When Taylor Hart showed up to the NovaCare Complex in the spring of 2014 as a fifth-round draft pick, Matt Tobin couldn't help but think Hart looked more like an offensive lineman than a defensive lineman.
Three years later, he's right.
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This spring, Hart has switched positions from defensive tackle to offensive tackle, an idea that sprung late last season when he was helping an injury-riddled offensive line by taking some scout team reps at offensive tackle. He ended up looking a little better than he probably should have and eventually came around on the idea of permanently changing positions.
This spring, he's playing offensive line for the first time since his days as a two-way lineman at Tualatin High School in Oregon. That was nine years ago.
"Playing at the high school level and then going right to the NFL," Hart said, "it's kind of like driving a Prius and then going to a Ferrari."
At least this offseason, Hart had a pretty good driving instructor.
Thanks to Hart's agent, the 26-year-old was set up with 14-year NFL pro and six-time Pro Bowler Doug Smith.
The two had about 15 sessions, each lasting an hour, on the track surrounding the grass field in at Orange Coast College in Costa Mesa, California, where Smith is now a fitness instructor and football and track coach.
"Tool-wise, he's great," Smith said during a phone interview with CSNPhilly.com earlier this week. "He's a good striker, has really good feet. The biggest thing I told him, the only thing that I can see him having difficulty with is the assignment portion. He hasn't had the offensive lineman vision since high school. And that portion of the game right now is really sophisticated, obviously.
"But as far as having the athleticism, his speed is extraordinary for an offensive lineman. So as long as he can make the academic conversion to the game, he should do really well."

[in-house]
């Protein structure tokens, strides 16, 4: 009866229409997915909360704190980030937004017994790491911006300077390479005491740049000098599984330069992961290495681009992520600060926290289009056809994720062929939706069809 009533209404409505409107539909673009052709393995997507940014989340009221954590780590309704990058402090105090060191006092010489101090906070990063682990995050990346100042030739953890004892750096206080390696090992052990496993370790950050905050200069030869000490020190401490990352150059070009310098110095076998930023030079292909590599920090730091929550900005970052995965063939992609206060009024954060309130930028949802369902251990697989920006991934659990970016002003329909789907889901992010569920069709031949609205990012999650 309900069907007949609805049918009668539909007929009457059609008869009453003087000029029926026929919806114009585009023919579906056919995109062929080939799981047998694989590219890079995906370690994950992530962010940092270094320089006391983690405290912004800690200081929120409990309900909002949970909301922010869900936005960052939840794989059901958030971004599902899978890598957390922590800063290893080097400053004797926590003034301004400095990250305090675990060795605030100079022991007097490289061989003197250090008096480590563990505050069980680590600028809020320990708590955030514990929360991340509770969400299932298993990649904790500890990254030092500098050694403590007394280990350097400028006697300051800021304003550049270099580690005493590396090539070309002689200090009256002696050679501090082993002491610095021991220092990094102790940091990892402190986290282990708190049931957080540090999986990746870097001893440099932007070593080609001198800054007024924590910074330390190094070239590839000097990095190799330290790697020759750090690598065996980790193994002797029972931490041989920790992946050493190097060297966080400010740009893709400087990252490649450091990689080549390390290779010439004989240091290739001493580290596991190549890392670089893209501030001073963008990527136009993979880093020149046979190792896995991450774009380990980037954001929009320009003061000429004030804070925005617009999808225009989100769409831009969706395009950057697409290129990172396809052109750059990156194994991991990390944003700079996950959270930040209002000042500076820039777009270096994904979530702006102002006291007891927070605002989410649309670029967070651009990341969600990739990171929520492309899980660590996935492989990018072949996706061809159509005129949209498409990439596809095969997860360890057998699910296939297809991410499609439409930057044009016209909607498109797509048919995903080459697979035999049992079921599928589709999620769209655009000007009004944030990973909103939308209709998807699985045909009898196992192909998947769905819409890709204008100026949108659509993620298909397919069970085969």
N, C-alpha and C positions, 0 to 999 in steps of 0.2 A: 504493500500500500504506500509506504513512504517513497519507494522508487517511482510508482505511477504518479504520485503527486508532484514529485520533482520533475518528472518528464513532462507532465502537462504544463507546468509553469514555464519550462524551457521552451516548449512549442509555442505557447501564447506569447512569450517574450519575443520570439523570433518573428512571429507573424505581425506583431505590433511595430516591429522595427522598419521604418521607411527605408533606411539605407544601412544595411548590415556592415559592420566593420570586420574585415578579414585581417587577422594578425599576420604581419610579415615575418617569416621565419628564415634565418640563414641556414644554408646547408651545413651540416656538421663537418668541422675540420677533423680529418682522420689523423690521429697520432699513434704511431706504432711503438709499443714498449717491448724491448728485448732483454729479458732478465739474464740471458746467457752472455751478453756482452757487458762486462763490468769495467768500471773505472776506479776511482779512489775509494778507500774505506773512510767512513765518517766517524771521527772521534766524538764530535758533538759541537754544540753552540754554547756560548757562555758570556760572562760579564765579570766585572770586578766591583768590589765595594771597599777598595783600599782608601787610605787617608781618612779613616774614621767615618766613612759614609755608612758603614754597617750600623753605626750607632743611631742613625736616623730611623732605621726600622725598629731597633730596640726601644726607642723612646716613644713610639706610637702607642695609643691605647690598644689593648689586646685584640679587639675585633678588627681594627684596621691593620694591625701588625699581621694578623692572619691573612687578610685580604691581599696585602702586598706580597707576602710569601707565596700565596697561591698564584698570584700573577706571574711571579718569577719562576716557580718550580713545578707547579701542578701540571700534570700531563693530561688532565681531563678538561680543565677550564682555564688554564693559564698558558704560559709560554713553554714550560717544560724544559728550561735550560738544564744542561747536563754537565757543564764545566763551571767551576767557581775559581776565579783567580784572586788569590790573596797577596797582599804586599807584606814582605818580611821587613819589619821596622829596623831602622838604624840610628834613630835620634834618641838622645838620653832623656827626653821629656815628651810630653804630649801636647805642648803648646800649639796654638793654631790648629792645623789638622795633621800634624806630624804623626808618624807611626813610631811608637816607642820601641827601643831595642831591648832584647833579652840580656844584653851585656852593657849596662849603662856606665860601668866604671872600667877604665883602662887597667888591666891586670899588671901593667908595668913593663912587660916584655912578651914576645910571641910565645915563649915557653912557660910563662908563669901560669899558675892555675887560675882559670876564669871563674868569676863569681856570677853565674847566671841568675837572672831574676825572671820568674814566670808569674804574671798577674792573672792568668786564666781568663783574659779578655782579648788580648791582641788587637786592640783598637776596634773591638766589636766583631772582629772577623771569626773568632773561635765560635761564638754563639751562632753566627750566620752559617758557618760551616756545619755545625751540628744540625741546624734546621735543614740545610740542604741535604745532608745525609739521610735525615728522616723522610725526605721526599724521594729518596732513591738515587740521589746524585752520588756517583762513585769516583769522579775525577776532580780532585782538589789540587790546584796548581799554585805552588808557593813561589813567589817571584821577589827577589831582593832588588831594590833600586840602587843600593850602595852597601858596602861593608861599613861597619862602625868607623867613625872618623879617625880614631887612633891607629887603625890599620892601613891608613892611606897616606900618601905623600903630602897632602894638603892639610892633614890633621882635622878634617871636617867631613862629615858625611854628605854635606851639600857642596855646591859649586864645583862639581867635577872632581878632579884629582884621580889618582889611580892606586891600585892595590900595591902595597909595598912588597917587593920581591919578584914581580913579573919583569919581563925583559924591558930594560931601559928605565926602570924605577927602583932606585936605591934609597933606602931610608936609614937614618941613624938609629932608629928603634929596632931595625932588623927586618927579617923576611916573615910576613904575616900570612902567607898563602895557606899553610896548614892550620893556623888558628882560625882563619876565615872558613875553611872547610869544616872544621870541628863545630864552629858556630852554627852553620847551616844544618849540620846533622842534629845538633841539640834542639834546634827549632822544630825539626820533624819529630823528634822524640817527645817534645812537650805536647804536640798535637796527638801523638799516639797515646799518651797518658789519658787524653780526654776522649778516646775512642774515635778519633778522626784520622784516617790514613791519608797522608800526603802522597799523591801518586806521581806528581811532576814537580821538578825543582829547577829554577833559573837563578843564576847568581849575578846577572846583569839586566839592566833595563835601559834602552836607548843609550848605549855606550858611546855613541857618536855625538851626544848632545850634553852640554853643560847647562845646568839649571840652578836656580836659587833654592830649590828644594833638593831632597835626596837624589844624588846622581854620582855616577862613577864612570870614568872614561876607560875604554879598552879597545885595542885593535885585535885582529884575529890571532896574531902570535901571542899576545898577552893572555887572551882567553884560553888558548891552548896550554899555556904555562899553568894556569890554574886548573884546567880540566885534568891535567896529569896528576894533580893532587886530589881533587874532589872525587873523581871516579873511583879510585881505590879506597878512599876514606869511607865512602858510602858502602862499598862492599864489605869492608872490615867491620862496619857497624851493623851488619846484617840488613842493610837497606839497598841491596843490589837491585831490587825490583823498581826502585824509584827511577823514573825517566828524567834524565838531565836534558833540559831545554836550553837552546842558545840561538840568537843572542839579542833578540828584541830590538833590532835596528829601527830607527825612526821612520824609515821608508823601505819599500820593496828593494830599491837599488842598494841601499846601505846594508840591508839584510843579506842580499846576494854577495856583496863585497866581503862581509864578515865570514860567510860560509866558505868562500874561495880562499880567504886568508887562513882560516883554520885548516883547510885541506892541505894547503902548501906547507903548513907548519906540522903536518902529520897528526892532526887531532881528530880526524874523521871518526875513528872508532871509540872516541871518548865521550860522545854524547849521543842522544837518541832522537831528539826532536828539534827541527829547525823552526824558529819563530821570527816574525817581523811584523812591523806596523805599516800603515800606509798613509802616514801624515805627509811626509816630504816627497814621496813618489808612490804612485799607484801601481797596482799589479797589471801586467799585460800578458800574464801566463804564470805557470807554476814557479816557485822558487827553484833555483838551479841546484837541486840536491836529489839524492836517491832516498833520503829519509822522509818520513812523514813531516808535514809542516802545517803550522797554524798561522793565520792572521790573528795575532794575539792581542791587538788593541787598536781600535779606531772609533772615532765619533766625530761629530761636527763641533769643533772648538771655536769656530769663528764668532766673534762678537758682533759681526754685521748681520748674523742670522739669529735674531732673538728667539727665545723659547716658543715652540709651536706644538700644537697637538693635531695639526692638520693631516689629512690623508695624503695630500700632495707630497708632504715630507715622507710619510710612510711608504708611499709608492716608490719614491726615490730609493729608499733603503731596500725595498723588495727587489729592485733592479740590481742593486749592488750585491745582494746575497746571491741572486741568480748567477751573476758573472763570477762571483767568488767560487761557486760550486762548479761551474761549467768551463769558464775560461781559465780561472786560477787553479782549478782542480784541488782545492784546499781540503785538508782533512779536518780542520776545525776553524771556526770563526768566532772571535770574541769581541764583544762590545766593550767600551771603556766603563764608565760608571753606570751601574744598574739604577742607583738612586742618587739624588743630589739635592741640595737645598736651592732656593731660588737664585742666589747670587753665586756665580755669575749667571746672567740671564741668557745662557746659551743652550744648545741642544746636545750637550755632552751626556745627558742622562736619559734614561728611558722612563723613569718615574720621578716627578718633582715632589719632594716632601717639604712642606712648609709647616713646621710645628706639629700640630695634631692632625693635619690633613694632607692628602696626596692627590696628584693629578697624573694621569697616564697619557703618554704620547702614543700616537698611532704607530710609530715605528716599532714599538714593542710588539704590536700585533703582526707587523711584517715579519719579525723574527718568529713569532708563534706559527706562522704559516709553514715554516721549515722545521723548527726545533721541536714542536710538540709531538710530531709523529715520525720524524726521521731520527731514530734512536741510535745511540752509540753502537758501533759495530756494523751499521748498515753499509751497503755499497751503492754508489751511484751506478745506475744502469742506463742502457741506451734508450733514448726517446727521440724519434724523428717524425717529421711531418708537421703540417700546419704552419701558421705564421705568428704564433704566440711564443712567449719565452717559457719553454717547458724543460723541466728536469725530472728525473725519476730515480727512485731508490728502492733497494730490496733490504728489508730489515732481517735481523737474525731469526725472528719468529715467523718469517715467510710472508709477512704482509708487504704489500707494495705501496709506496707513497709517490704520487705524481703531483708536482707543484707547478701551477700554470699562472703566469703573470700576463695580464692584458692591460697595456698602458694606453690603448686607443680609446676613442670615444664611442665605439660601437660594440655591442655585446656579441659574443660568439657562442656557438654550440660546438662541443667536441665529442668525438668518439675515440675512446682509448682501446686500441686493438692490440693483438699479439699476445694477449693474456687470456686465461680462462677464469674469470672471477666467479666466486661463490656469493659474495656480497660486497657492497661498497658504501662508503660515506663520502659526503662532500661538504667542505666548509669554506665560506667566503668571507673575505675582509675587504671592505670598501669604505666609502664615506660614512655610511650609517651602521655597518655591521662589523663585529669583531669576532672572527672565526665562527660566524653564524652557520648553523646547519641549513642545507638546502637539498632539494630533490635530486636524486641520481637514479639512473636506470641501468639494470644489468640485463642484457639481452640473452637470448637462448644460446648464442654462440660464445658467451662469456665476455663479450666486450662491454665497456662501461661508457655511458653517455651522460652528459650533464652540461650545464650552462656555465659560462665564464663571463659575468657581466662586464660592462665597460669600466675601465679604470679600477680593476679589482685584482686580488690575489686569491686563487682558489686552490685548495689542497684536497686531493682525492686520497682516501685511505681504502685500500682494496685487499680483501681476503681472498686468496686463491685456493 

The main thing Smith, 60, worked on with Hart was striking and aiming point on strikes - where he wants Hart to hit the defender. Then, Smith made it tougher, making Hart strike on one leg, then with one arm, basically any way to make things more difficult.
Smith also tried to give Hart as many looks at outside speed rush as possible but admitted it's pretty hard to duplicate NFL edge rushers without an NFL edge rusher.
What really impressed Smith was Hart's ability to strike. In fact, he thinks it was Hart's time as a defensive lineman that made him a better in that area. Smith explained most D-linemen are better strikers nowadays because they're more used to it than O-linemen, who are in a lot more zone read offenses and hanging on in pass protection.
Hart, of course, wouldn't be the first NFL player to make this transition. Former Eagles defensive tackle Alejandro Villanueva has become the Pittsburgh Steelers' starting left tackle. Hart said Monday he has spoken with his former teammate about the transition. Villanueva has offered him several tips.
"A guy that's done it before helps show that it's possible," Hart said, "so that's why I'm excited to do this."
The biggest hurdle for Hart likely won't be physical, Smith said. He's more worried about the intricate details - recognizing fronts, the rotation of safeties, etc. - of playing on the offensive line in the NFL. Smith pointed out that plenty of college players struggle with the transition, let alone a guy who didn't play O-line in college and hasn't played the position in nearly a decade.
Still, Smith isn't betting against his pupil.
"I think he's got a good head on his shoulders," Smith said. "He's confident about making the move and that's big."
Hart is making sure he isn't getting carried away just yet though. He admitted he was "swimming in the deep end" during his first few practices as an offensive lineman. Things have gotten better since then.
Hart is looking forward to getting to training camp; once the hitting starts, he'll have a better idea of where he stands.
"How do I think I'm doing?" Hart said. "I think I have a long road ahead of me. We haven't even put on pads left. I have a lot of work and fundamentals to work on."
For now, Hart has been working with the offense strictly at right tackle and with the third team, but he wants to cross-train so he's able to play on the left or right side of the line.
Entering his fourth year in the NFL, Hart made the switch in hopes of extending his career in a league that doesn't normally have much patience.
"He's got the size, the strength, all the tools to be good," Tobin said. "It's just working on technique, he's never done it in his life, so it's going to take a little bit. He's doing a lot of good things and we've got two more weeks, so I think we can get a lot more done."
If nothing else, Hart looks like an offensive lineman. In fact, that's just about the only thing that hasn't changed.